WASHINGTON — A new report finds the National Security Agency (NSA) has broken privacy rules and overstepped its legal authority thousands of times since Congress granted the agency broad new powers in 2008.
An internal NSA 2012 audit obtained by the Washington Post shows over 2,700 incidents of privacy rules broken in just one year, ranging from significant violations of the law to typo errors resulting in intercepted phone calls and mail.
“It may just be the tip of the iceberg because we don’t know exactly how energetic NSA compliance officers are being at auditing these kinds of things,” says Christopher Slobogin of Vanderbilt University.
An NSA audit obtained by The Post from Snowden said there had been 2,776 cases in the year to May 2012 of unauthorized collection, storage, access to or distribution of legally protected communications. Most were unintended, it said.
The paper said the most serious incidents included the unauthorized use of data about more than 3,000 Americans and people with green cards, and a violation of a court order.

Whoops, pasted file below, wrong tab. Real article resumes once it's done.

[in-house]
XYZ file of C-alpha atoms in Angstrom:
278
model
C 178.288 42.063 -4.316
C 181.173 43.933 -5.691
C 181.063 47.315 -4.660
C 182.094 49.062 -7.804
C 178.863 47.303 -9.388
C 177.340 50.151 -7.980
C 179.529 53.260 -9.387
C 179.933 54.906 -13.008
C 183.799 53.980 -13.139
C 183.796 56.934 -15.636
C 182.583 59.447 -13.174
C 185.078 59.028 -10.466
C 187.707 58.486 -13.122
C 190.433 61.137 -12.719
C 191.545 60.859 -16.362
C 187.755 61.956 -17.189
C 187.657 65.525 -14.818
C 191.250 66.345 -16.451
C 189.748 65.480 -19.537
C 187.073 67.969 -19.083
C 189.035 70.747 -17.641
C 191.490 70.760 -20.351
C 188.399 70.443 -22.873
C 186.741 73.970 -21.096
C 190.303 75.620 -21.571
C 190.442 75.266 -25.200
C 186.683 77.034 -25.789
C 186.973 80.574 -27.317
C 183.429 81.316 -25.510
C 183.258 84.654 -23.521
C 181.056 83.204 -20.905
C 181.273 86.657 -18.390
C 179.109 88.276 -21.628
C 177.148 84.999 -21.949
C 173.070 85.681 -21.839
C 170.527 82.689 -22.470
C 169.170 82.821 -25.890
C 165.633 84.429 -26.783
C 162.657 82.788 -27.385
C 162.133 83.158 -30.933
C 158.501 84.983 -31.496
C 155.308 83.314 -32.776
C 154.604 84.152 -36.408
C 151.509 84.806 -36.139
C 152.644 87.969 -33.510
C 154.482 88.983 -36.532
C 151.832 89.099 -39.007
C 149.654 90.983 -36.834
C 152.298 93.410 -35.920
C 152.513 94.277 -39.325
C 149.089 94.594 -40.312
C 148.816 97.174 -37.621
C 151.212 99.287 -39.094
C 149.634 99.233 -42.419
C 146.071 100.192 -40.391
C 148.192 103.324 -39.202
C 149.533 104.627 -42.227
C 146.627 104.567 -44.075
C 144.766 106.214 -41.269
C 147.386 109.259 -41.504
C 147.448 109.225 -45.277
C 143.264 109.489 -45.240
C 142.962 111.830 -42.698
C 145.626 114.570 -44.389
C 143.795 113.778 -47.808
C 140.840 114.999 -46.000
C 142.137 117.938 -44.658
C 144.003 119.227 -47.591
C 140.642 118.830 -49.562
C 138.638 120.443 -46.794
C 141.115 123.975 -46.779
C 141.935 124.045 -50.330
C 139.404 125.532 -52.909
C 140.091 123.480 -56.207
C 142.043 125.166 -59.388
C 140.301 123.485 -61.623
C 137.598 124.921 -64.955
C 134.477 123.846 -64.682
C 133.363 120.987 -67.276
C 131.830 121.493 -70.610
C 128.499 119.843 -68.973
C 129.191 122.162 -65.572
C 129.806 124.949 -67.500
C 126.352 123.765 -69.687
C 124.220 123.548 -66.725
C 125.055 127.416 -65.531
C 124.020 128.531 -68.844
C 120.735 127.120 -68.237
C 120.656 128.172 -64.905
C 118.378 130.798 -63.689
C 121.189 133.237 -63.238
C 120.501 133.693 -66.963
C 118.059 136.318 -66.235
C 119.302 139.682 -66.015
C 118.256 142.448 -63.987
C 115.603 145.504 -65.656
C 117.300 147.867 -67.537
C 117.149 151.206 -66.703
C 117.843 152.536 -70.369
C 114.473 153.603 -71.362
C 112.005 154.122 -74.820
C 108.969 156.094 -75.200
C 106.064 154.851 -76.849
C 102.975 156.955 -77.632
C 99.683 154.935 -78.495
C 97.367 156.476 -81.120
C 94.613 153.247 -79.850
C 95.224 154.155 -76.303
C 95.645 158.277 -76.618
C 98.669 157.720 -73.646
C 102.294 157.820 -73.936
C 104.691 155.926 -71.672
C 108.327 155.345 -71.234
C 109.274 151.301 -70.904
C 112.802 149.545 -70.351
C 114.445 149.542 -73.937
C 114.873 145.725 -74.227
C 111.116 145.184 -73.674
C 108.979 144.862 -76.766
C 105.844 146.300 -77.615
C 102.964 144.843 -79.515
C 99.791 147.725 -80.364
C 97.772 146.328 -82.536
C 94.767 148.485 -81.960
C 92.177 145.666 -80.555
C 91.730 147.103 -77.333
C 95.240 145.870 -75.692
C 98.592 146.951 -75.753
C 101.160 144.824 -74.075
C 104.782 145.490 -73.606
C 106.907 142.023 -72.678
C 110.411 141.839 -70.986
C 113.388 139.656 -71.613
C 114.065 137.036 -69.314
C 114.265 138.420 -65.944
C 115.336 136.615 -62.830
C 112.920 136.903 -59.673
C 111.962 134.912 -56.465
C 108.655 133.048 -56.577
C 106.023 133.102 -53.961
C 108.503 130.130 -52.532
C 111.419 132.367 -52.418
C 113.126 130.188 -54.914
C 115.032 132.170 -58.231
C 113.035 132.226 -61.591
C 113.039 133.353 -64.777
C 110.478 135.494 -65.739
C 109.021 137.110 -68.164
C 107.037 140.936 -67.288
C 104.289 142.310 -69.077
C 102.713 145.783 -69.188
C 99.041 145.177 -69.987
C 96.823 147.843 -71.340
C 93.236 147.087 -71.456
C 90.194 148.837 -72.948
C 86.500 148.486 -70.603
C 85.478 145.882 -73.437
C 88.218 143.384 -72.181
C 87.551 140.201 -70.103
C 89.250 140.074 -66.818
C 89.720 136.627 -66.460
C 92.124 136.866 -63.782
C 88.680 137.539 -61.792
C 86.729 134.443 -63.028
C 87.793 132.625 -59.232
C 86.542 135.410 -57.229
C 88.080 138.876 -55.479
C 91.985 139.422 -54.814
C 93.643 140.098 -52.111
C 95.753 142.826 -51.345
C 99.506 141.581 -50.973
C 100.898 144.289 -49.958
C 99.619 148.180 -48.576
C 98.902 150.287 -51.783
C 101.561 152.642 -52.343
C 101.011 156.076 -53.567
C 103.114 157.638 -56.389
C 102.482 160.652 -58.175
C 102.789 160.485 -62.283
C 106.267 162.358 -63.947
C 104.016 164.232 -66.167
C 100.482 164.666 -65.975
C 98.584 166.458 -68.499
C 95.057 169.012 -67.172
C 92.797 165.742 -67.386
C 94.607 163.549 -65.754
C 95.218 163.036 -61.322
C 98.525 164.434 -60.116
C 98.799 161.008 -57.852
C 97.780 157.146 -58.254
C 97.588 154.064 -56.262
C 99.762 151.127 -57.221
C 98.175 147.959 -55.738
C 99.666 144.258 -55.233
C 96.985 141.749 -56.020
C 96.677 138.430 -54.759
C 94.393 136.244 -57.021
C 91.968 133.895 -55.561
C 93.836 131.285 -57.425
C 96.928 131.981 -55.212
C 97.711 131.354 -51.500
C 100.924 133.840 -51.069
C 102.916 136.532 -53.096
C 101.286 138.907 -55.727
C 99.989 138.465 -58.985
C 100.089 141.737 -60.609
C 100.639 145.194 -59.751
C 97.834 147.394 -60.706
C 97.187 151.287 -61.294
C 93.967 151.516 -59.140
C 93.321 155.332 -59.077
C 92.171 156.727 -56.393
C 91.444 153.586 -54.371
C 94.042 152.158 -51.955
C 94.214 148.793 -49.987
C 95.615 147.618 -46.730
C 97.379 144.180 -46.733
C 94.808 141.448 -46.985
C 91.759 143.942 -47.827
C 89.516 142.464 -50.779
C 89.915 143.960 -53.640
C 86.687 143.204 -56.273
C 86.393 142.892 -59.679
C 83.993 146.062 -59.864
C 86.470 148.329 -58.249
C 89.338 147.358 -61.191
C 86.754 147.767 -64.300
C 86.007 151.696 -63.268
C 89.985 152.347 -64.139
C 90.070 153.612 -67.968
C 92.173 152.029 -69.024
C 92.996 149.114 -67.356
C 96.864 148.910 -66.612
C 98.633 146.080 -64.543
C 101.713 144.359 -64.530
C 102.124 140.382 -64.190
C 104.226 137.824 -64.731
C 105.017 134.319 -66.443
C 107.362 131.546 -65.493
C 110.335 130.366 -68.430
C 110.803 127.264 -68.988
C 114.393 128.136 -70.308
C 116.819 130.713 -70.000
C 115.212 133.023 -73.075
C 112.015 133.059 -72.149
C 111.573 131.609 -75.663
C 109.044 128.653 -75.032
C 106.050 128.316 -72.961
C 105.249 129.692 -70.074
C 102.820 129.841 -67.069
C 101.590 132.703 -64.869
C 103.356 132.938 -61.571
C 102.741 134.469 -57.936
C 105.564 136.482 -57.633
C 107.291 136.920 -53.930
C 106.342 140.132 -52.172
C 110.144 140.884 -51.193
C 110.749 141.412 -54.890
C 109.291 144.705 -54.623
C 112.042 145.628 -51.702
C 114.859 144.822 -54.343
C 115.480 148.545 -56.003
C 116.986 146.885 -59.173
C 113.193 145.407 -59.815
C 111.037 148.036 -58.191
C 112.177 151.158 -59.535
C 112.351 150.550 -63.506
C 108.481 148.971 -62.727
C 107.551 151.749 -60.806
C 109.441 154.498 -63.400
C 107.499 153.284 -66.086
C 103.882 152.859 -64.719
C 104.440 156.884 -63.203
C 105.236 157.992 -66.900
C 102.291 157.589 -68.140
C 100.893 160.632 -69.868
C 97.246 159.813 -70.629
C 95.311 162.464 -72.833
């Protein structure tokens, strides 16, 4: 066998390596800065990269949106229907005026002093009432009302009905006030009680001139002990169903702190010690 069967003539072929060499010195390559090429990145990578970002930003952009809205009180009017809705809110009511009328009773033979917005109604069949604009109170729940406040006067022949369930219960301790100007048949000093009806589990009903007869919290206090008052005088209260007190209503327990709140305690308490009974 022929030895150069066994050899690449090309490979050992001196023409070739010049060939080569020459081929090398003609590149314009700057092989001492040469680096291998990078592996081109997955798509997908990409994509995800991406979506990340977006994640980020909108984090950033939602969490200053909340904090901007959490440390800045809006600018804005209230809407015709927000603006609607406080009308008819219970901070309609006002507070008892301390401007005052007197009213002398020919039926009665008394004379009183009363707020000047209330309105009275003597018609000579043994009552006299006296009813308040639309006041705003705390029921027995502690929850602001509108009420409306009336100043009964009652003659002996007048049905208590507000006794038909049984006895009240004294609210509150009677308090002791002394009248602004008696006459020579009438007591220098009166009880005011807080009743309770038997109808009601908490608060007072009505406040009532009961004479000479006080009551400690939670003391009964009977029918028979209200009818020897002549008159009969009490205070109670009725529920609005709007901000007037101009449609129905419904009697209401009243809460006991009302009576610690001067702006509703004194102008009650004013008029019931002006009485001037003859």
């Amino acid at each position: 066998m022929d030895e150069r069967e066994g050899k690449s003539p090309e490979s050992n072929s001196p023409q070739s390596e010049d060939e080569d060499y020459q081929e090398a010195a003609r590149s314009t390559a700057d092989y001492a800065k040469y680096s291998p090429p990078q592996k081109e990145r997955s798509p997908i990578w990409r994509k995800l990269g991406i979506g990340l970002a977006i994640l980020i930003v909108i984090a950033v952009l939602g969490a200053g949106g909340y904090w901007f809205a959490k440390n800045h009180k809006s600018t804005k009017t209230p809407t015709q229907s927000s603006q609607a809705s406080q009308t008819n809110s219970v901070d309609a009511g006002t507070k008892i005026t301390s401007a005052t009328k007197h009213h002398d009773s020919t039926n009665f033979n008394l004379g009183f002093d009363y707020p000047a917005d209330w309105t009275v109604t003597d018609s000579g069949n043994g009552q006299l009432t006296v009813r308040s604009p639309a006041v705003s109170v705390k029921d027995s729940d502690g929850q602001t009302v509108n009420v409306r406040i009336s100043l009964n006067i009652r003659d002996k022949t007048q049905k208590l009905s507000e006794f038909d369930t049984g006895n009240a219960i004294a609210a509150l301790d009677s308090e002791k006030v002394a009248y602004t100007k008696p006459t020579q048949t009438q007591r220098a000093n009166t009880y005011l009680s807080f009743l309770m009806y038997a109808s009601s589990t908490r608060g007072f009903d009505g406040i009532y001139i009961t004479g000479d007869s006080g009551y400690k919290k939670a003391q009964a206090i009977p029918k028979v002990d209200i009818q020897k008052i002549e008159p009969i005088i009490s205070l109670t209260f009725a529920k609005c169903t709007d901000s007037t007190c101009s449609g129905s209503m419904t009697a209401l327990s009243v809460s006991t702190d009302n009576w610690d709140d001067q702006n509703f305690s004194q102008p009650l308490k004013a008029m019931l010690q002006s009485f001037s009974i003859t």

In a statement, the NSA said its “foreign intelligence collection activities” were “continually audited and overseen internally and externally.”
“When NSA makes a mistake in carrying out its foreign intelligence mission, the agency reports the issue internally and to federal overseers and aggressively gets to the bottom of it,” it said.
John DeLong, the NSA’s director of compliance, stressed there was a process for staff to report “if they have made a mistake or even if they believe that an NSA activity is not consistent with the rules.”